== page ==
What is a Rear Camera Mirror?

A rear camera mirror is a rearview mirror that shows both a standard reflected view and an unobstructed 180-degree view of what's behind a vehicle. A camera mounted at the rear of the vehicle delivers the 180-degree view, showing it on the rearview mirror glass. 

Rear Camera Mirror

Photo: Christian Wardlaw

To activate the rear camera mirror, the driver flips the tab on the bottom of the mirror housing, similar to how day and night mirror views work with a standard rearview mirror. Depending on the design, drivers may adjust the brightness level, camera angle, and even zoom in and out. According to General Motors, a rear camera mirror can be beneficial at night, offering a clearer and better-illuminated view than the standard rearview mirror. 

Most rear camera mirror systems include washer jets to keep the camera lens clean, drawing fluid from the same reservoir that powers the windshield and the rear window washer jets. However, keeping the camera lens clean can nevertheless prove challenging in situations where a non-stop spray of grit covers the lens, such as when driving on wet dirt roads or on pavement covered with melting ice, snow, and road salt.

The first vehicle sold in North America and equipped with a rear camera mirror was the 2017 Cadillac XT5, a midsize 5-passenger luxury SUV. Now, the upgrade is increasingly common, available at extra cost as an option or with higher trim levels in a variety of vehicles.

Though tempting to use at all times, a rear camera mirror forces the driver's eyes to adjust to a new depth of field. When switching from looking ahead through the windshield to checking the camera view on a rear camera mirror, the images are initially out of focus. It takes a moment for your eyes to adjust and to see the camera view clearly. Switching back to looking forward at the road requires the same momentary re-focusing of your vision. Some drivers may find this uncomfortable.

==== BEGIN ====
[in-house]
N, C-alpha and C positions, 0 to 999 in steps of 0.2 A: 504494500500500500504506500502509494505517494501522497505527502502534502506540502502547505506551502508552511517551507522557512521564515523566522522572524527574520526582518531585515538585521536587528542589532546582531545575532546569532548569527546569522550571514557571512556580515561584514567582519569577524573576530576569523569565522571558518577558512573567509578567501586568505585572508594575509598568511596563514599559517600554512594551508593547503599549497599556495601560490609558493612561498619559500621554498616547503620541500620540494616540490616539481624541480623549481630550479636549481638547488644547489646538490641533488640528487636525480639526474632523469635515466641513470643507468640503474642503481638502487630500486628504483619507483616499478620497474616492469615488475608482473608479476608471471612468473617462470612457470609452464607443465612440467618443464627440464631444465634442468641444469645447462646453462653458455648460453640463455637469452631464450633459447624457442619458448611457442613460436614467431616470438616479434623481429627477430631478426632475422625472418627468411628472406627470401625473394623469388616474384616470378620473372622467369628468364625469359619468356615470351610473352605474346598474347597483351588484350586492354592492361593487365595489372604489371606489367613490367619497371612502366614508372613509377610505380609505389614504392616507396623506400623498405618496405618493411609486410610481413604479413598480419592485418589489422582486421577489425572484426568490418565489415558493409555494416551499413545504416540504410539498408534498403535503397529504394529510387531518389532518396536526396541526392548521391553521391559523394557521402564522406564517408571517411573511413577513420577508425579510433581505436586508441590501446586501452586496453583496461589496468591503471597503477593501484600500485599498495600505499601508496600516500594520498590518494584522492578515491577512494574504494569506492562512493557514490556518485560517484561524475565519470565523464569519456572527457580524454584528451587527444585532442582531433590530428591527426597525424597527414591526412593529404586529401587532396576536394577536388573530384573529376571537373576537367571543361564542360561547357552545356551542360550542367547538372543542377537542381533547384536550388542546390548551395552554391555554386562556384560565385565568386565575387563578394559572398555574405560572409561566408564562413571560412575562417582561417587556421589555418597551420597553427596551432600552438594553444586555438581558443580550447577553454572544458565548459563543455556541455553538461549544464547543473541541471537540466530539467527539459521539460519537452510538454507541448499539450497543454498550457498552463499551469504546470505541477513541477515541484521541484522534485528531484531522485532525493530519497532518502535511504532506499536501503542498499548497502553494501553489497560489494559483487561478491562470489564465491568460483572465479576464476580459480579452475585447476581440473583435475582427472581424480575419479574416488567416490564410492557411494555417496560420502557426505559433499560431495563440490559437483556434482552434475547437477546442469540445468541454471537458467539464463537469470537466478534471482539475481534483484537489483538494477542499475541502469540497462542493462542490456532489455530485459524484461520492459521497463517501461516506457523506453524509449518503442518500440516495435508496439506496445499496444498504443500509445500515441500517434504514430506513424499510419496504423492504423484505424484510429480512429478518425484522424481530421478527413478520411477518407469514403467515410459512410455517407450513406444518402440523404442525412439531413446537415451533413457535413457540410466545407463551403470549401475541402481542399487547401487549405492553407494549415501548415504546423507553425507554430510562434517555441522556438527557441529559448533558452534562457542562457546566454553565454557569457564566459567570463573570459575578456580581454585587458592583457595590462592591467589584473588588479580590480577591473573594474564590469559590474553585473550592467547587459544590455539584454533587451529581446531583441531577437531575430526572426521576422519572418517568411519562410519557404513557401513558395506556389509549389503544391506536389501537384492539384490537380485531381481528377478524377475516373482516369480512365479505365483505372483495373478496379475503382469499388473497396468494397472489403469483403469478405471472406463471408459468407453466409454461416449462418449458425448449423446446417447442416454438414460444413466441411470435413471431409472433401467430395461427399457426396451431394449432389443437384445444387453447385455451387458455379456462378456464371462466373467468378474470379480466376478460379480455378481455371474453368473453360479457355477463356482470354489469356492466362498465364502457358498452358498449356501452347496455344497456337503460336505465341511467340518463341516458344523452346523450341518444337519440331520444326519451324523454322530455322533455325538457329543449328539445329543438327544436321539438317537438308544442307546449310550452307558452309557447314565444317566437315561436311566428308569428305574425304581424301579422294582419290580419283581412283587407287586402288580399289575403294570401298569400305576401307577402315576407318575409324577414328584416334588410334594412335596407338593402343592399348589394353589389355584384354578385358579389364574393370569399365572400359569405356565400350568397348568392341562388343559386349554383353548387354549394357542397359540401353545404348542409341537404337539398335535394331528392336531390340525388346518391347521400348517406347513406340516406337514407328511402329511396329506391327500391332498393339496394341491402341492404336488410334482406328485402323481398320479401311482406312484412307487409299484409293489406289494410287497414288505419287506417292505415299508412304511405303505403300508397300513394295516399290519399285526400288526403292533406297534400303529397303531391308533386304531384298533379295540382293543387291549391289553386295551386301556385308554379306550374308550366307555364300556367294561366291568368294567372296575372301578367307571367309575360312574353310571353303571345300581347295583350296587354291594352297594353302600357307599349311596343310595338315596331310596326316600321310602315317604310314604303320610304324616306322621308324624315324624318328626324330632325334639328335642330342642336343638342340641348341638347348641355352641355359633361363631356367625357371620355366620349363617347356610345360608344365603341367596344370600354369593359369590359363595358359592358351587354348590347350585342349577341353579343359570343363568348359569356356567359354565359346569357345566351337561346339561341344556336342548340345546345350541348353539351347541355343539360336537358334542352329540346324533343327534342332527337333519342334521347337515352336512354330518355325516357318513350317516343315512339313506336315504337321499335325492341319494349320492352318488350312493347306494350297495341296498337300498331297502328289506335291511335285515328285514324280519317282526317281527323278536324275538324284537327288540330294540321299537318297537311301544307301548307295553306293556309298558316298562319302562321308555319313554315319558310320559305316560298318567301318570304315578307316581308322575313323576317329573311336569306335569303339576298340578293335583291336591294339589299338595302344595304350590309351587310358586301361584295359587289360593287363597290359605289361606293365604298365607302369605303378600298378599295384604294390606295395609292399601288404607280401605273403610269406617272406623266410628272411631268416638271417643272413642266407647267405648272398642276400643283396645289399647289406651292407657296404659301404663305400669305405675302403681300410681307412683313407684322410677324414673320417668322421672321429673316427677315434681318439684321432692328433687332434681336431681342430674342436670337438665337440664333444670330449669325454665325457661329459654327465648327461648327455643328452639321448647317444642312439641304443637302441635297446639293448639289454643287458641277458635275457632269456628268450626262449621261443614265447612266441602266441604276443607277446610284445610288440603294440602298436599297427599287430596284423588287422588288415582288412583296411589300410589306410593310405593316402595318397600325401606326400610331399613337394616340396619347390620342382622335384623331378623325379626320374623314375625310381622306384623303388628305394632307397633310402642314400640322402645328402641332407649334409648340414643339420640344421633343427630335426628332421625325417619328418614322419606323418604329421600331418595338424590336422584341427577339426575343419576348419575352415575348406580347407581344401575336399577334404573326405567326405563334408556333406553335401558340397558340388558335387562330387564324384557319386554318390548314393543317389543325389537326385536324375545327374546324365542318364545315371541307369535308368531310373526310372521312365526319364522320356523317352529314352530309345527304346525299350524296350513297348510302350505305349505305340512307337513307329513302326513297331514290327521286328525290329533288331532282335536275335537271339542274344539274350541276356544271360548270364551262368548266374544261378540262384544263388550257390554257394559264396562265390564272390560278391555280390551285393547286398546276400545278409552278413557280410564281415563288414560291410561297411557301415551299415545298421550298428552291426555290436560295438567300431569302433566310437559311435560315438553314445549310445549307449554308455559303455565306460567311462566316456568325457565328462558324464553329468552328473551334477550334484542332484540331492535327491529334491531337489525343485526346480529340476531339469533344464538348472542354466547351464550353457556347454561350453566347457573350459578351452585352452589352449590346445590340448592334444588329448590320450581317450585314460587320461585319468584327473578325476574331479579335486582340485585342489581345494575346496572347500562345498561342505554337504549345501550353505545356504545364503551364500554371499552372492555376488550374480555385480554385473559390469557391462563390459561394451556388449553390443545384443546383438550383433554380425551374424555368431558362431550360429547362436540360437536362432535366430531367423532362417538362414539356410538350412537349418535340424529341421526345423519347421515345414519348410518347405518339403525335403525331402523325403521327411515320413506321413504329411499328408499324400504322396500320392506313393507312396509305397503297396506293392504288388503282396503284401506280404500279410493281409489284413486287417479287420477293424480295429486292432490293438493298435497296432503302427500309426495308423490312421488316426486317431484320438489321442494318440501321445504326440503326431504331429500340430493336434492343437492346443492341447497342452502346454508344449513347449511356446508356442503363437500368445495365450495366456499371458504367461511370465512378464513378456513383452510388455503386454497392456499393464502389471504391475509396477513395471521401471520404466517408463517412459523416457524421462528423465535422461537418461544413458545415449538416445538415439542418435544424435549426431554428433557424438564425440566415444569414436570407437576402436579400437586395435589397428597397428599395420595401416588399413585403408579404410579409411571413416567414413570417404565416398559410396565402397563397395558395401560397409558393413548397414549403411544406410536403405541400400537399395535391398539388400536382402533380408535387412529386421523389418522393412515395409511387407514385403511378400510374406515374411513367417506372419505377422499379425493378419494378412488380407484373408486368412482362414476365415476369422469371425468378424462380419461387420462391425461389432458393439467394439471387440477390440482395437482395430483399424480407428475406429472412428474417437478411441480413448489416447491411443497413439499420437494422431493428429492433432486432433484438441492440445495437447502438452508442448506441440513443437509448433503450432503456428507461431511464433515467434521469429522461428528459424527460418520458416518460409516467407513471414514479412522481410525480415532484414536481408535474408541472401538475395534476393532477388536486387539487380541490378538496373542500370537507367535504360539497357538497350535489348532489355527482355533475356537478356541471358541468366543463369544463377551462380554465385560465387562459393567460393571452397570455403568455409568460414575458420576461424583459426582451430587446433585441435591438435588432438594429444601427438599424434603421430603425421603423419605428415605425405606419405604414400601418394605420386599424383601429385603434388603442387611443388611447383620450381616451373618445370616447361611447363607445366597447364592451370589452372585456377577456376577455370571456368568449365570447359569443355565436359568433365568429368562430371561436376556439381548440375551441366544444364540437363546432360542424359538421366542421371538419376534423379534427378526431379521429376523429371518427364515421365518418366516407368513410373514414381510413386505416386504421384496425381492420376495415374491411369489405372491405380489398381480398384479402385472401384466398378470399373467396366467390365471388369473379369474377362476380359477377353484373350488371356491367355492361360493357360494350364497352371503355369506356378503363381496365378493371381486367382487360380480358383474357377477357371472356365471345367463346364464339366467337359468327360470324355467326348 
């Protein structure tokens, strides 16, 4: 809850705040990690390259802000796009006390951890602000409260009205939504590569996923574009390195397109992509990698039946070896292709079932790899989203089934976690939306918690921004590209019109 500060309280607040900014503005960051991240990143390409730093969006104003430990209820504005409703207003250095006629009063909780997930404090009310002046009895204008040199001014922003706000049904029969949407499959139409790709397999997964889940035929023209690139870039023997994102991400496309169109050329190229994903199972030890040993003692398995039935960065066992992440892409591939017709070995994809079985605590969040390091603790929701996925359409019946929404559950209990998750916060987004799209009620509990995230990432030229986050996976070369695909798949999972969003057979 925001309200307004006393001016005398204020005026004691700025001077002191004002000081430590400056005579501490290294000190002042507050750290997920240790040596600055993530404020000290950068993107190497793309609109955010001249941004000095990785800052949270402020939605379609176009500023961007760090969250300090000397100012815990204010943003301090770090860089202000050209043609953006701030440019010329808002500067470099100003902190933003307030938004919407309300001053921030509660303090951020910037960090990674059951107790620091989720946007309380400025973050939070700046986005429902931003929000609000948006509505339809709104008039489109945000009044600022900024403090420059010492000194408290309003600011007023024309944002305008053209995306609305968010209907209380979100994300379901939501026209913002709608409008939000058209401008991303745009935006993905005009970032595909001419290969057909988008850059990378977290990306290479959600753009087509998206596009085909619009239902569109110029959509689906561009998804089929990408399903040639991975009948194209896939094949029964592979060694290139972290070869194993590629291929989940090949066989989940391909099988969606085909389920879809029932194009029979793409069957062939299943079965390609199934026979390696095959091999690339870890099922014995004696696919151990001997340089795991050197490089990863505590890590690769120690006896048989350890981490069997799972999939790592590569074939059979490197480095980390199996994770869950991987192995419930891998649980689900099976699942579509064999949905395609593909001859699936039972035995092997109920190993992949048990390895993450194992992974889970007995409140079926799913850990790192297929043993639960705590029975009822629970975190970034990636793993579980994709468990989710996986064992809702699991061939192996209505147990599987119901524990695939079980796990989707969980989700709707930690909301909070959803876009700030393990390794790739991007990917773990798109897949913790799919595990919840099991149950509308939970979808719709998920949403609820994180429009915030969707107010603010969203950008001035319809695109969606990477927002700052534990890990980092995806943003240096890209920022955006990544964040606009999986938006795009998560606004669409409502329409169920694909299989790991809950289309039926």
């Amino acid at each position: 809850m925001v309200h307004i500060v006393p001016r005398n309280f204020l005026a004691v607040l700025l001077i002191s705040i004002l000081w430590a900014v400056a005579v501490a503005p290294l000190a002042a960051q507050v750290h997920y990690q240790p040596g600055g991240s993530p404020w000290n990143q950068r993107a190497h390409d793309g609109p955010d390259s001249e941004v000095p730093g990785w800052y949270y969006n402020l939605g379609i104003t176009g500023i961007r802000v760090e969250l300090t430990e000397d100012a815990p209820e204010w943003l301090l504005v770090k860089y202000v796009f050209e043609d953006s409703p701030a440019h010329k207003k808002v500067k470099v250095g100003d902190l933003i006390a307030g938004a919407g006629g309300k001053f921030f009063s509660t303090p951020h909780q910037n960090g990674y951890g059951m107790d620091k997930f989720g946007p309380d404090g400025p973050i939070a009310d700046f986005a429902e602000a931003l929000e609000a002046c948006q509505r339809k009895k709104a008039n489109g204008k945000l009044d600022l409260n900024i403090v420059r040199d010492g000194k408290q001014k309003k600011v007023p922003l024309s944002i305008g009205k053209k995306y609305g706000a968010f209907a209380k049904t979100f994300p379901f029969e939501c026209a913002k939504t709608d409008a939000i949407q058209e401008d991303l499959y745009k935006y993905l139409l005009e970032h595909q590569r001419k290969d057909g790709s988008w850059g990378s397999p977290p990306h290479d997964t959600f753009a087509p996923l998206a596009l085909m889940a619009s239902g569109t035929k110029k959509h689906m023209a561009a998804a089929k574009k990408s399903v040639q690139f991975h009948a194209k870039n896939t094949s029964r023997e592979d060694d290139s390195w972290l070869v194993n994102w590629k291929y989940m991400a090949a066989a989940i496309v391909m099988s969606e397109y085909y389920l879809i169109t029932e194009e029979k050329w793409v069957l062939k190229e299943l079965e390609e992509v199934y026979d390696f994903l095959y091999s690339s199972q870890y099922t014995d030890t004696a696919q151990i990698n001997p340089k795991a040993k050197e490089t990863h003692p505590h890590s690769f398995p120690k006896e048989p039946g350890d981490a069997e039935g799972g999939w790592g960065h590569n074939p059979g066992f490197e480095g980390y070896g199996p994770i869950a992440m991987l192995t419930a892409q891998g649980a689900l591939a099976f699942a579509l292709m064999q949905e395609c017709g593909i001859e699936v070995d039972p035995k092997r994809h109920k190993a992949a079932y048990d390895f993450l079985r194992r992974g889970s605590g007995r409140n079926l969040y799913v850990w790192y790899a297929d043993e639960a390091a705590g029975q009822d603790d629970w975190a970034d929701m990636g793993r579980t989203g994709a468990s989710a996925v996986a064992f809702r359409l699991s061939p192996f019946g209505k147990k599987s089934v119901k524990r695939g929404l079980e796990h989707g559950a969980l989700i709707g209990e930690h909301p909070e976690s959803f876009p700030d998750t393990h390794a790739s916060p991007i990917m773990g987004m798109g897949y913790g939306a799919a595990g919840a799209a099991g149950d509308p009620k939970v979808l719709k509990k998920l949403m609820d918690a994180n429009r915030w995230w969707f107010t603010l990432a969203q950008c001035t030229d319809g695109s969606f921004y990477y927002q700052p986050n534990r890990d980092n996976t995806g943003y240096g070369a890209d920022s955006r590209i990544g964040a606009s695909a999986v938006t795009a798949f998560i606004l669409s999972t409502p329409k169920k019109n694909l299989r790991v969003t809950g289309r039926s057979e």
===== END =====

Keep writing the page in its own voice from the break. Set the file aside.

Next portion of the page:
Therefore, a rear camera mirror is best for specific situations, such as maneuvering in tight quarters, checking behind the car before reversing, or connecting a trailer to a hitch. In this way, it works similar to a backup camera, though it often provides a high-definition view coupled with a broader field of range. It also remains active after you change gears from Reverse to Drive.

Of course, the rear camera mirror's effectiveness depends on camera placement and what it shows to the driver. The most effective ones put the camera lower on the back of the vehicle. In our experience, cameras mounted higher, especially those on lifted pickup trucks, don't offer much in the way of practical use.

Modern vehicles are equipped with an increasing array of high-definition cameras that provide rear and forward views, top-down surround views, and even side views to help a driver park. Pickup trucks offer a range of towing-related cameras, off-road vehicles provide views of what's underneath the vehicle when tackling rugged terrain, and performance vehicles will record a forward view of your weekend track-day sessions, complete with data overlays and the ability to download and share on social media. The rear camera mirror is just one of many innovations these cameras facilitate.